If you’re ending your marriage, you’ve probably seen plenty of articles about how parents should tell their children or even how to tell your boss. But what about telling your parents?
No matter how old you are, you’re still their child and you don’t want to disappoint or worry them. However, this is something you need to tell them.
Every divorce and every family is different, so only you can determine the best way to discuss it with them. If you’ve been married for a long time and they consider your spouse almost like another child, you may choose to tell them together – particularly if it was a mutual decision. If you have children, they may be concerned about what effect this will have on them as grandparents. It can help to reassure them that you both want them to remain part of your kids’ lives.
You can’t control what they say, but you can control your own words and reactions
The impending divorce may come as a complete surprise, or they may have known it was coming. Either way, the announcement is likely going to be a jolt. You can’t predict or control how they’ll react, so you need to focus on what you’ll say – and on what you won’t share with them.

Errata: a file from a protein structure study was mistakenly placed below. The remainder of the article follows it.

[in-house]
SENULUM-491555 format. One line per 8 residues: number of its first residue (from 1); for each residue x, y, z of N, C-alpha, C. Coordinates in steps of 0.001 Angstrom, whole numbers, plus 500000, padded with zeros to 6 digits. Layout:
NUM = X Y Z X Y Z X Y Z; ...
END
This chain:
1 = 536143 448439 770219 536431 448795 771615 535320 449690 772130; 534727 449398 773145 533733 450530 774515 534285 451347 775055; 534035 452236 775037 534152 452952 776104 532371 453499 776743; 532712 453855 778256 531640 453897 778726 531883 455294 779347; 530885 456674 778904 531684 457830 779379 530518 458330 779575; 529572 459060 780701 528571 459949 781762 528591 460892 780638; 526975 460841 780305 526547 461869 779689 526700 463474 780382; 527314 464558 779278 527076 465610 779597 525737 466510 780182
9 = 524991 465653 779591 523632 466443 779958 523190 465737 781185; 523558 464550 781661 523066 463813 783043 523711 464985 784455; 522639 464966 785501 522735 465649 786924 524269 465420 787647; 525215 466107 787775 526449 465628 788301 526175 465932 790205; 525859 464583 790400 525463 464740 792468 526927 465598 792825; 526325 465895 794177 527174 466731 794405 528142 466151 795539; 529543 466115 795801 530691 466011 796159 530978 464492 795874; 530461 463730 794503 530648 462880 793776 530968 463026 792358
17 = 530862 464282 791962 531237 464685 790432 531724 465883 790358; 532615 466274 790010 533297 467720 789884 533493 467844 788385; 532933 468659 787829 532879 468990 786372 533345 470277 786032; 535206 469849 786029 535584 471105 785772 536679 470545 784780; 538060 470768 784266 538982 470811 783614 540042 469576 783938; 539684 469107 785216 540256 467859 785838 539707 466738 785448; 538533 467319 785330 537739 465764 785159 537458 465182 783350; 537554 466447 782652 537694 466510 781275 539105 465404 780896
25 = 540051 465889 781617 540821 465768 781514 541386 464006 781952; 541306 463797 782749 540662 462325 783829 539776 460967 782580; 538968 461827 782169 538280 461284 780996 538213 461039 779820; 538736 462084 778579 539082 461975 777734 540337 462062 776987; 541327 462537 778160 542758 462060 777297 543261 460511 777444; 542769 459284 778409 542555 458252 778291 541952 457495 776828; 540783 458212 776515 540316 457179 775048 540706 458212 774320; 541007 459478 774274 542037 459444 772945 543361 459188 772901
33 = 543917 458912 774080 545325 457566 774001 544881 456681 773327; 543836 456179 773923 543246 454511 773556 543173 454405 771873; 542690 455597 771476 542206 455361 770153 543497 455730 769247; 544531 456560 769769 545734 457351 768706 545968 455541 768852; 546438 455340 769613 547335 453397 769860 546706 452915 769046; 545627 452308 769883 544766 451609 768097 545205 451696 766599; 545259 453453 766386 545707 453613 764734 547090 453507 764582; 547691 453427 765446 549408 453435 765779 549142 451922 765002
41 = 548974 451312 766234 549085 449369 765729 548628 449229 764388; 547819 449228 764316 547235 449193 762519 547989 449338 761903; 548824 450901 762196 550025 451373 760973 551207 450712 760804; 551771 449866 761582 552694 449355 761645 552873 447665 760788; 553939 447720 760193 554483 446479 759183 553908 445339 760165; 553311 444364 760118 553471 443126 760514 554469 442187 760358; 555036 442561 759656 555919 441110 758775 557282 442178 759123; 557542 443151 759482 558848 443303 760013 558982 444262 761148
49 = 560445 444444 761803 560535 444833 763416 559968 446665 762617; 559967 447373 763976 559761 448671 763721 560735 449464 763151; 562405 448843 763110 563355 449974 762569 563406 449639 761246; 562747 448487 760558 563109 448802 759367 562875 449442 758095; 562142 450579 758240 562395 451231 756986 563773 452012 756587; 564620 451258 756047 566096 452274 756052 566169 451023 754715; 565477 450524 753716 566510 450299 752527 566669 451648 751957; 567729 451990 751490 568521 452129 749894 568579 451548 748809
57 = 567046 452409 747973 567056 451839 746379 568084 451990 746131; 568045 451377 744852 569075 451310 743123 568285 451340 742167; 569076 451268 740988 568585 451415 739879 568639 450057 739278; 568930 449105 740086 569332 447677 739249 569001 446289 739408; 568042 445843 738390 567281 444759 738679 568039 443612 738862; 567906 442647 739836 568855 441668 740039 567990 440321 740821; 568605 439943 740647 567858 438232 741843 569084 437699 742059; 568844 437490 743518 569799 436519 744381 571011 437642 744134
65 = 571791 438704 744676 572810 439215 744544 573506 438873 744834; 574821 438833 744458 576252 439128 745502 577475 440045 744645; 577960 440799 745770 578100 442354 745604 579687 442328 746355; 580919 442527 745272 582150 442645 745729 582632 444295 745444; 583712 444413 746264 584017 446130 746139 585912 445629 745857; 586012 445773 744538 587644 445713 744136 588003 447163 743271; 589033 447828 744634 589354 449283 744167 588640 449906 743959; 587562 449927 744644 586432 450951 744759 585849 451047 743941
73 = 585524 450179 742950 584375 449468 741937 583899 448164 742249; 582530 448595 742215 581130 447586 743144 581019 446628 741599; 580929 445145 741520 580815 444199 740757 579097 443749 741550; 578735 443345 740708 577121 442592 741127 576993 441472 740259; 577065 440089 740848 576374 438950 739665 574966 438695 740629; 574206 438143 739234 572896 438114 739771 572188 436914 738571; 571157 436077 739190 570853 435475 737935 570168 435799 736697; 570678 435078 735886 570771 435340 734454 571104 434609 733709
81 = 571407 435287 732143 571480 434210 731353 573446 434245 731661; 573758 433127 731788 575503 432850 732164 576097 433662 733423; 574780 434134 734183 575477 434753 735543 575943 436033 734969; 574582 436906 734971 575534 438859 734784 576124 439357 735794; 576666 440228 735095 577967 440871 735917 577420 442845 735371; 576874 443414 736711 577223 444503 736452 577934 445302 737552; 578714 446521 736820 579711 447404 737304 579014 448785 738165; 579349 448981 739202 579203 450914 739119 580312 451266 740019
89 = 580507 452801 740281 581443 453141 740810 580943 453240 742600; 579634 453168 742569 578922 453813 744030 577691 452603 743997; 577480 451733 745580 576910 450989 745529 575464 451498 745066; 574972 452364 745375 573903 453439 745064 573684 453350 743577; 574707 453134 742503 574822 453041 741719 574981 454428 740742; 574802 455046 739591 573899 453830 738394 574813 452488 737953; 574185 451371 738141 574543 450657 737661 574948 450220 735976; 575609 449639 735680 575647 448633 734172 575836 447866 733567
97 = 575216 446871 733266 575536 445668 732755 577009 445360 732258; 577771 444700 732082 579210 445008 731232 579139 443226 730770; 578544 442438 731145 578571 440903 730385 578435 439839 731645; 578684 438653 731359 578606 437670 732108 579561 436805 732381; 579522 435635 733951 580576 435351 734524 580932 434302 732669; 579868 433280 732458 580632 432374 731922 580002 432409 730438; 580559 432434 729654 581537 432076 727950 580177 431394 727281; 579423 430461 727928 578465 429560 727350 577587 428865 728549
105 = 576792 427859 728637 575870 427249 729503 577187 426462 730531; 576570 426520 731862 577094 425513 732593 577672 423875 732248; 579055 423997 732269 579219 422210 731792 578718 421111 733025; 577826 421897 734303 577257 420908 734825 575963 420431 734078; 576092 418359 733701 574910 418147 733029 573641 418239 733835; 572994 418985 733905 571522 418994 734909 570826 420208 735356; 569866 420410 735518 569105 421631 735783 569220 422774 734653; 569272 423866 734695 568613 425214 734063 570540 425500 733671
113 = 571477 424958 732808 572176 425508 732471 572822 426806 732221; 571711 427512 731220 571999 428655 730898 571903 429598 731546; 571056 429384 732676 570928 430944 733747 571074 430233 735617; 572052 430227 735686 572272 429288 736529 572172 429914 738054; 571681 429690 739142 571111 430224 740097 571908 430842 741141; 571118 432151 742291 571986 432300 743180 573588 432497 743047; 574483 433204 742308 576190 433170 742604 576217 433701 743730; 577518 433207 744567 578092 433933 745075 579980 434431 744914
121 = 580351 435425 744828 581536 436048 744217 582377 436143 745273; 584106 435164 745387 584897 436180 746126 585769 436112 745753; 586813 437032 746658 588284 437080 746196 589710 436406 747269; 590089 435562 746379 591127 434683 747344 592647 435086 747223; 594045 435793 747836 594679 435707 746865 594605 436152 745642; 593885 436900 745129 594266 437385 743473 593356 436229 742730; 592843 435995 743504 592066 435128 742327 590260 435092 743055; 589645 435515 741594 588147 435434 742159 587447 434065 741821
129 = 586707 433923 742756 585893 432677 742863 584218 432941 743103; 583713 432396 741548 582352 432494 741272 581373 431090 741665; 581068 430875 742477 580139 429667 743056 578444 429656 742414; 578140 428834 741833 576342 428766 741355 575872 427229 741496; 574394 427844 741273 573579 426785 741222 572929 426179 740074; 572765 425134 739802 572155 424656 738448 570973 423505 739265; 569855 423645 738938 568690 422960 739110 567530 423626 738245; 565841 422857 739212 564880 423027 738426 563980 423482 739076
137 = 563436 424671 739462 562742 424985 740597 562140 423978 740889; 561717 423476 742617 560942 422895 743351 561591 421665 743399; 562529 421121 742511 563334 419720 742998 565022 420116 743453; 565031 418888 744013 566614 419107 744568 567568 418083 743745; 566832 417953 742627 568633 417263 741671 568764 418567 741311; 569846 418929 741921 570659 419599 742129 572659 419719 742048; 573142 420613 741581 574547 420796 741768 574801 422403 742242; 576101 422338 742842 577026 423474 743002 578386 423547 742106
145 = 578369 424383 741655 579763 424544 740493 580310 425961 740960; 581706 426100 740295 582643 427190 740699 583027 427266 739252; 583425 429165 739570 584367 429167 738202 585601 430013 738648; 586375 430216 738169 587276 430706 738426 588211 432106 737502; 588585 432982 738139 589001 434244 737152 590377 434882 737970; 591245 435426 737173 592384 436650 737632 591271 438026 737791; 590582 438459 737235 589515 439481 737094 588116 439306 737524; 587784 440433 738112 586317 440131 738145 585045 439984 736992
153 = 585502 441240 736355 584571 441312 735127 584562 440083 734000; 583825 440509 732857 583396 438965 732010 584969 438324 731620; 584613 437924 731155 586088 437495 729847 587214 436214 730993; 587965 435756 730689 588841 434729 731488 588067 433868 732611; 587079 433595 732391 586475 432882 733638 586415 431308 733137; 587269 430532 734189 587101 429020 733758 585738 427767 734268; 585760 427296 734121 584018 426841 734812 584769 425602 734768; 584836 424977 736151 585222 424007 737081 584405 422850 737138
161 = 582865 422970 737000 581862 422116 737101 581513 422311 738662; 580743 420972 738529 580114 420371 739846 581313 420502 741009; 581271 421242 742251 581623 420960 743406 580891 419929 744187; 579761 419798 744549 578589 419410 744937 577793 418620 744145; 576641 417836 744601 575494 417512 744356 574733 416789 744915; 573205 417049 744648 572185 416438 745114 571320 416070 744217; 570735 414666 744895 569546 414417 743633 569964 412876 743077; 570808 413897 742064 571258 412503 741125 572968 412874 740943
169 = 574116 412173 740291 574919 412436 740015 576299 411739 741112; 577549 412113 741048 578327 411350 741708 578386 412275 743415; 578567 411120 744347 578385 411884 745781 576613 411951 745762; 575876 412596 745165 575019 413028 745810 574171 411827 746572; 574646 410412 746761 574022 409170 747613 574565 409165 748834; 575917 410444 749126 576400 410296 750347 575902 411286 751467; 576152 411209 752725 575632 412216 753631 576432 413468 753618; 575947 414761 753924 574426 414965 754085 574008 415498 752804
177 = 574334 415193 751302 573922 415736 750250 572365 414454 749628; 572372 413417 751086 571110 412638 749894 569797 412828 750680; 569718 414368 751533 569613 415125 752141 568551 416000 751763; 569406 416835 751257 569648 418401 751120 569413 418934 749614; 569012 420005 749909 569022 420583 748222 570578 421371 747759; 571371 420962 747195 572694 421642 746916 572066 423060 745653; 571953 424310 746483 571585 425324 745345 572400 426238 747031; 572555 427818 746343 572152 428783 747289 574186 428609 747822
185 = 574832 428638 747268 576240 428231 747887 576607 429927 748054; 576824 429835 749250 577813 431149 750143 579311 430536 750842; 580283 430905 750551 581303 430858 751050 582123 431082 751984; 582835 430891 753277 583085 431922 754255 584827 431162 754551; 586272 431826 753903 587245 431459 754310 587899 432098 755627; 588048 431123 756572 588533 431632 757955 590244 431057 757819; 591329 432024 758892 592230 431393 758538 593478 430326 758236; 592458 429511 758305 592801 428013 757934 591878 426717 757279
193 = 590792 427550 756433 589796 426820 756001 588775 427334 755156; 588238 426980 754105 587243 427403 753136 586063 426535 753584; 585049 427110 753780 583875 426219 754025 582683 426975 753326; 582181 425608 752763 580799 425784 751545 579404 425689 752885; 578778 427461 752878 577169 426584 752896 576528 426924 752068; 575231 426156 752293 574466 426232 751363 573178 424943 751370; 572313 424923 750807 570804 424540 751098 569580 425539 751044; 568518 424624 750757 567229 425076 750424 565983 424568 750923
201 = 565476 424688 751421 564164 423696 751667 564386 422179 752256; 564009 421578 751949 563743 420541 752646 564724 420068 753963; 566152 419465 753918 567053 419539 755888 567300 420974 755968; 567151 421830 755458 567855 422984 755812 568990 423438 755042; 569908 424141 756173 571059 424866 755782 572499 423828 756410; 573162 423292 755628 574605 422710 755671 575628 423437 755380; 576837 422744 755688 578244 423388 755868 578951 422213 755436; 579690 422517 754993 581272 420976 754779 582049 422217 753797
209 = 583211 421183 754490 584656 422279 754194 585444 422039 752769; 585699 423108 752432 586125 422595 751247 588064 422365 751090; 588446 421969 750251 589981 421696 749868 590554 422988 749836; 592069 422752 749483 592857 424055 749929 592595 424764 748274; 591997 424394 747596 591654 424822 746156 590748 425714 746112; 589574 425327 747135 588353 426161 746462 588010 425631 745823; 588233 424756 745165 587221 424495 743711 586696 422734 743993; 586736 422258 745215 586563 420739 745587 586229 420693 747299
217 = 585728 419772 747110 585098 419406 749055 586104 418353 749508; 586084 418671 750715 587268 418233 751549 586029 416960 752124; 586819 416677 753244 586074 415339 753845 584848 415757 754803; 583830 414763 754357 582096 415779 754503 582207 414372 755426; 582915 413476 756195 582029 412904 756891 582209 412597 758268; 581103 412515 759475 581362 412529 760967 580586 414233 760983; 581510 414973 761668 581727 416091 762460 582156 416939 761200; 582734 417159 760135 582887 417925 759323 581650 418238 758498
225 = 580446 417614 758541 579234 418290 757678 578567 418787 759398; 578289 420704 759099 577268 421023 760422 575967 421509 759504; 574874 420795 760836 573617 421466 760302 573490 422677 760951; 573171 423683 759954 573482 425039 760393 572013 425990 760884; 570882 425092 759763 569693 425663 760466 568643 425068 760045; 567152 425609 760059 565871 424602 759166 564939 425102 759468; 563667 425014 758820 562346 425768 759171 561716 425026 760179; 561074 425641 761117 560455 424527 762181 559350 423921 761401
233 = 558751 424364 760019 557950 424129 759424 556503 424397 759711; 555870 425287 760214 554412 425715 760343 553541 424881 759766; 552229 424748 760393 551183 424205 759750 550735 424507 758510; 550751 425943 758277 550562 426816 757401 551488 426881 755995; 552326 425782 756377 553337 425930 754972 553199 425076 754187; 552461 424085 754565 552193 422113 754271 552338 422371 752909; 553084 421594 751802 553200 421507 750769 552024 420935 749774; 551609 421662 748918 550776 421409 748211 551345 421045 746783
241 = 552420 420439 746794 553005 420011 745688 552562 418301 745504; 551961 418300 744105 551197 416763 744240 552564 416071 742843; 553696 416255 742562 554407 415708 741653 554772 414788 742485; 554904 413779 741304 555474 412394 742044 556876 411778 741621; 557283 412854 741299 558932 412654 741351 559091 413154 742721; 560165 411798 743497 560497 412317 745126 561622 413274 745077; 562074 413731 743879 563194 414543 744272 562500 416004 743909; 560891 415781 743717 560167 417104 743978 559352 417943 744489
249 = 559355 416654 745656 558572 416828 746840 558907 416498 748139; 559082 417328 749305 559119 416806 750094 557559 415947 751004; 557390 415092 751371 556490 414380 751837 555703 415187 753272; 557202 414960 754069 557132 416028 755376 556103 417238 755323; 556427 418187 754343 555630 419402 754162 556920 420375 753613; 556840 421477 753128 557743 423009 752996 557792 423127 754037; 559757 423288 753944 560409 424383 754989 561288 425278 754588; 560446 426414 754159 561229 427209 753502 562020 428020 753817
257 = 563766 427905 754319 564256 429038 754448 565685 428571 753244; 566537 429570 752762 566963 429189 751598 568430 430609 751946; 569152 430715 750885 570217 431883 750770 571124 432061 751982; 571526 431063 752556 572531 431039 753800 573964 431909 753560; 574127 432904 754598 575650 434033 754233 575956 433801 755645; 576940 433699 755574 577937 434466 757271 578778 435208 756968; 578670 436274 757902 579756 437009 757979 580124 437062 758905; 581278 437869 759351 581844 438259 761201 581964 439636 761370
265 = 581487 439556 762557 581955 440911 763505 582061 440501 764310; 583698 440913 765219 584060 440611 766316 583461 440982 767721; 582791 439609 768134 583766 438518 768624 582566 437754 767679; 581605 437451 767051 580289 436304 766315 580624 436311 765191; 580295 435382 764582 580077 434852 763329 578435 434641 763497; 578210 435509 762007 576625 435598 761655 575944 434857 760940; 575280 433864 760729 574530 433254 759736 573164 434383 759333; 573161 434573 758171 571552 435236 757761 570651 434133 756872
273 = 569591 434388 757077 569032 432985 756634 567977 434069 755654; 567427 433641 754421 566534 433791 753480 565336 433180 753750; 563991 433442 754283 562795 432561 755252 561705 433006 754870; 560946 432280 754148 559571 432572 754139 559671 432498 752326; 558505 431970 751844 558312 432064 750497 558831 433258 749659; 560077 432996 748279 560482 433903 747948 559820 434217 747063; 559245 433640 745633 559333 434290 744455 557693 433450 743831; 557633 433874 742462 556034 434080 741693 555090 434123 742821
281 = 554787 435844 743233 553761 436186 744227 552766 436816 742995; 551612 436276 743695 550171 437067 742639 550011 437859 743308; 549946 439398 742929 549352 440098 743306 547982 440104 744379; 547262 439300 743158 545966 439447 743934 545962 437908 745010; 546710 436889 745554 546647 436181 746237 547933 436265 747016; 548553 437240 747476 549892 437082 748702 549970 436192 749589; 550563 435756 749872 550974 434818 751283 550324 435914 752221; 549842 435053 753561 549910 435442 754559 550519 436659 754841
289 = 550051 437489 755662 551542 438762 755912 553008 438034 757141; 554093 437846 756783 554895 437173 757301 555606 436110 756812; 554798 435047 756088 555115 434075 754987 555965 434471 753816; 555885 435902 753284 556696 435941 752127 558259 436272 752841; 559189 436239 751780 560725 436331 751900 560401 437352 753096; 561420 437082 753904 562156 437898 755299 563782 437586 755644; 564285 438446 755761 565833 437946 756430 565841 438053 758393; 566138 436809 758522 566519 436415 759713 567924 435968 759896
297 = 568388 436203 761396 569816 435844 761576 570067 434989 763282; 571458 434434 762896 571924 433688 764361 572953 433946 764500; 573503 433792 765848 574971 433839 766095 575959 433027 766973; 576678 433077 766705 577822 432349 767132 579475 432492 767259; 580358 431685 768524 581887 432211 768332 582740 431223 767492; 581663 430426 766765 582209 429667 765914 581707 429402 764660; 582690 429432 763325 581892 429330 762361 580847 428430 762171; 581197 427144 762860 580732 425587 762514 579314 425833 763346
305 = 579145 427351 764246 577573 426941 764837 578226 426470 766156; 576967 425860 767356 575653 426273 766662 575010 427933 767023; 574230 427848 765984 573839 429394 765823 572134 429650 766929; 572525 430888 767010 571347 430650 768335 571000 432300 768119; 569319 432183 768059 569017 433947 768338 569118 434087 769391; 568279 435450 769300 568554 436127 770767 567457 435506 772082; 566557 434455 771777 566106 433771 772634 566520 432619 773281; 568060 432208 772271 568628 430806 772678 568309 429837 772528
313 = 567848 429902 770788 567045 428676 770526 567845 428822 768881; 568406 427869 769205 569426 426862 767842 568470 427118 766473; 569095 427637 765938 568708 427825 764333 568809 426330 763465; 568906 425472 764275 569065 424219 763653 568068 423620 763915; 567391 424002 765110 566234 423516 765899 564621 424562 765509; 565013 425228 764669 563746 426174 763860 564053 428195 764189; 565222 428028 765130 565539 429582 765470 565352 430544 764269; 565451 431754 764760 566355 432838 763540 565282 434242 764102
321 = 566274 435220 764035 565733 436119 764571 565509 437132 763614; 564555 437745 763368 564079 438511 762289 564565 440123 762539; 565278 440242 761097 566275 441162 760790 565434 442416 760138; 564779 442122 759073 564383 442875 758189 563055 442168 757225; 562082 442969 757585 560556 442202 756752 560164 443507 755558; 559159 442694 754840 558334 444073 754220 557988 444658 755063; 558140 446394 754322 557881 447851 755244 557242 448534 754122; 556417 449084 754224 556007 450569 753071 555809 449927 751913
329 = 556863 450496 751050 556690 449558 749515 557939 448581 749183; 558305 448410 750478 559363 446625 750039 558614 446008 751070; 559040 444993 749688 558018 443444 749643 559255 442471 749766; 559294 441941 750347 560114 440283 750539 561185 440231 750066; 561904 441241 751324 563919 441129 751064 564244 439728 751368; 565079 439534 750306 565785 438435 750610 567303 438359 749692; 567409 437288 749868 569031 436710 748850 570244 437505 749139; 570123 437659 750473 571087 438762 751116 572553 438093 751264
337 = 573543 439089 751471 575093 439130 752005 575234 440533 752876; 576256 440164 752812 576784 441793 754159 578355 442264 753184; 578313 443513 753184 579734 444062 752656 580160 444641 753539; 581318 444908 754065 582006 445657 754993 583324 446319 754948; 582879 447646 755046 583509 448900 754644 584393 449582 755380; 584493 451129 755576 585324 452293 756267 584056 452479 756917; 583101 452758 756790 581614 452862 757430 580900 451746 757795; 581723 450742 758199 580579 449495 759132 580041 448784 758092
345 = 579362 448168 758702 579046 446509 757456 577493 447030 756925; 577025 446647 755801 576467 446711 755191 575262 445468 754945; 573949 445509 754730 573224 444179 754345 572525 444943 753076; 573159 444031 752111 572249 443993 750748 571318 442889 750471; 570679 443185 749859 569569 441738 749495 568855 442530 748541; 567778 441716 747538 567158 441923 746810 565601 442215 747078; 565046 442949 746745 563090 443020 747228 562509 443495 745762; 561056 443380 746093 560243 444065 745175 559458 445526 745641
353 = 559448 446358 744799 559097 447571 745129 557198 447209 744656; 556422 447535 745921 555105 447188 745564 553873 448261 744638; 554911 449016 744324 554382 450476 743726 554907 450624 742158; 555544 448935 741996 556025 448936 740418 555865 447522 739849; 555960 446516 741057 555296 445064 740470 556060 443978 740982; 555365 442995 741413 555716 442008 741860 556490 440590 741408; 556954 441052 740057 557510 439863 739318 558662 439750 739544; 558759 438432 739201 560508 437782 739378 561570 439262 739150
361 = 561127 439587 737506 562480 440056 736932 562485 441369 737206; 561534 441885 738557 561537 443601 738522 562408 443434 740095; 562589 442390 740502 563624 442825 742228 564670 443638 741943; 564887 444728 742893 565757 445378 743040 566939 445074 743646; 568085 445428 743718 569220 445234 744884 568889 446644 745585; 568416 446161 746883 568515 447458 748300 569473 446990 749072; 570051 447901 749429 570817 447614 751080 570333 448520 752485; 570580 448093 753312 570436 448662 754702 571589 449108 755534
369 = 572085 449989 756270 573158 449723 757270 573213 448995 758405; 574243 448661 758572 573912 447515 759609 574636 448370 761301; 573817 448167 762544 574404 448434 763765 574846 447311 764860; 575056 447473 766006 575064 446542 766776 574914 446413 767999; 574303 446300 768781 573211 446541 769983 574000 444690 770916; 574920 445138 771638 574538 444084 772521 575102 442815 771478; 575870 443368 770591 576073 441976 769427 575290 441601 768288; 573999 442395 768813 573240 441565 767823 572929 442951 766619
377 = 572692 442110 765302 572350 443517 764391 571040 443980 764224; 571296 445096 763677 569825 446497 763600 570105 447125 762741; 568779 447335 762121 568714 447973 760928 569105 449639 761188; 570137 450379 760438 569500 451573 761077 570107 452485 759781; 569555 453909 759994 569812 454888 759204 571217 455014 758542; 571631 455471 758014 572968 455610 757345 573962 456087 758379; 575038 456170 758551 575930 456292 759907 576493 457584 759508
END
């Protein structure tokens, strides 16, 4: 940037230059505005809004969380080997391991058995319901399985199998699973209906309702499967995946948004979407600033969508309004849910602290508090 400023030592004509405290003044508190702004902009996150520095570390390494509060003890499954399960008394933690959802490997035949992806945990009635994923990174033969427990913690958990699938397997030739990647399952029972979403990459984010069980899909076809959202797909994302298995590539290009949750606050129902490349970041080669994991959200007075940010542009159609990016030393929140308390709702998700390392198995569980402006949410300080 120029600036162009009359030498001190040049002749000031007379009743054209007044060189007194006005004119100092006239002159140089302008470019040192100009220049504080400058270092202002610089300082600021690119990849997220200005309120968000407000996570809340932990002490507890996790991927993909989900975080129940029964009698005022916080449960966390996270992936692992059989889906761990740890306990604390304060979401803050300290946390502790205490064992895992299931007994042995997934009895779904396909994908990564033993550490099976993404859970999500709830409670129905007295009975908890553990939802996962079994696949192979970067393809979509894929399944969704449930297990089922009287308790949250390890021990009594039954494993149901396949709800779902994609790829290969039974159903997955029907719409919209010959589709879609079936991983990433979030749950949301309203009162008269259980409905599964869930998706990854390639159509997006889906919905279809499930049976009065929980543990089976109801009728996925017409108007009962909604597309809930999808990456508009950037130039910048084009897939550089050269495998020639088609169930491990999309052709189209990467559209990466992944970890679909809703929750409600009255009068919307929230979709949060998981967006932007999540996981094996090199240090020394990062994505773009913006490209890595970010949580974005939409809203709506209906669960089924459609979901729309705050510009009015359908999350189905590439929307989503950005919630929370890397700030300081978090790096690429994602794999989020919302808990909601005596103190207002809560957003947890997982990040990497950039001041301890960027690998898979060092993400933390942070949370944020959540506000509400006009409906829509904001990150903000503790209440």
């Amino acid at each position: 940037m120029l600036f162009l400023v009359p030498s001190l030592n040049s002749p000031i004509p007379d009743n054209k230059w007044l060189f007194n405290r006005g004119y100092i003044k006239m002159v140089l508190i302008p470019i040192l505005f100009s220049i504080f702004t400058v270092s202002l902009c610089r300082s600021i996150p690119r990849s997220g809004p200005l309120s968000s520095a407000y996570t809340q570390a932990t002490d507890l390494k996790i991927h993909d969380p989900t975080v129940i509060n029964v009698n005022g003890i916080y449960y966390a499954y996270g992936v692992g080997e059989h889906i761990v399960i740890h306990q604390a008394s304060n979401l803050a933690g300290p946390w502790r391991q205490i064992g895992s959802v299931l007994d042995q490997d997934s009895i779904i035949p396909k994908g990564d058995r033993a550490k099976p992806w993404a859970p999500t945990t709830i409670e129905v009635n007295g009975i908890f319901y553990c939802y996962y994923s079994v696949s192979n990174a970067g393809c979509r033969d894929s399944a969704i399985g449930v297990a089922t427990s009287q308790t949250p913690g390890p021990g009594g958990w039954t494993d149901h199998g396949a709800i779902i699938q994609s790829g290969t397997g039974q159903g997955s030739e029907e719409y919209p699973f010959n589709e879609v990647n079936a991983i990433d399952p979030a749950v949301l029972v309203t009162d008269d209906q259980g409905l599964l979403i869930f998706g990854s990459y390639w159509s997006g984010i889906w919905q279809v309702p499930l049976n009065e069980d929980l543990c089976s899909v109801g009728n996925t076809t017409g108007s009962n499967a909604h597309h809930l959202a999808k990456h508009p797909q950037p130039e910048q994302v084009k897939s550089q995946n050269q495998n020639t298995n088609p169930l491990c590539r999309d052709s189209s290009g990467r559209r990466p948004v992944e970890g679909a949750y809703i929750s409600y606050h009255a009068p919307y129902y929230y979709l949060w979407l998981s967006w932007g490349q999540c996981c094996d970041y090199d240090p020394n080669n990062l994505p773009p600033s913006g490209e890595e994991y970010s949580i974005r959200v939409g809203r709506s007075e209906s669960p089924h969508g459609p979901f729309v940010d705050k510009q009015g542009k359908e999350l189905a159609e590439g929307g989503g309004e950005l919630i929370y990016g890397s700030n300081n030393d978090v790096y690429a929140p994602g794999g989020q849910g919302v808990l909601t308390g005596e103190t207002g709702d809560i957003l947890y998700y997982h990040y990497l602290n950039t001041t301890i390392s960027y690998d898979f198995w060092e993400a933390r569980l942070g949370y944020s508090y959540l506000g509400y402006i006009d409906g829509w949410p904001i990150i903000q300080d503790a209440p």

Remember that you aren’t responsible for their feelings about the divorce. You also don’t owe them details. You don’t want to push them away, but it’s crucial to set boundaries early.
It’s fine to acknowledge their negative reaction, but it’s also fine to tell them it’s not helping you to hear that. Don’t argue about whether you’re doing the right thing. Even if the divorce wasn’t your decision, it’s not good for anyone if they unload their anger on your spouse.
Focus on your need for emotional support
Let them know what you do need from them. Emotional support might be the most important thing. If they live nearby, you may need them to help with the kids. You might need a little financial support until you work out your property division and other divorce agreements. You can ask for those things later. The initial conversation should just be to let them know what’s happening.
If one or both parents feel they need to offer advice on everything, remember that you don’t have to take it. However, don’t dismiss all of it out-of-hand. If it gets overwhelming, tell them you’ve got good people advising you. By having experienced legal guidance, you can truthfully and confidently say that.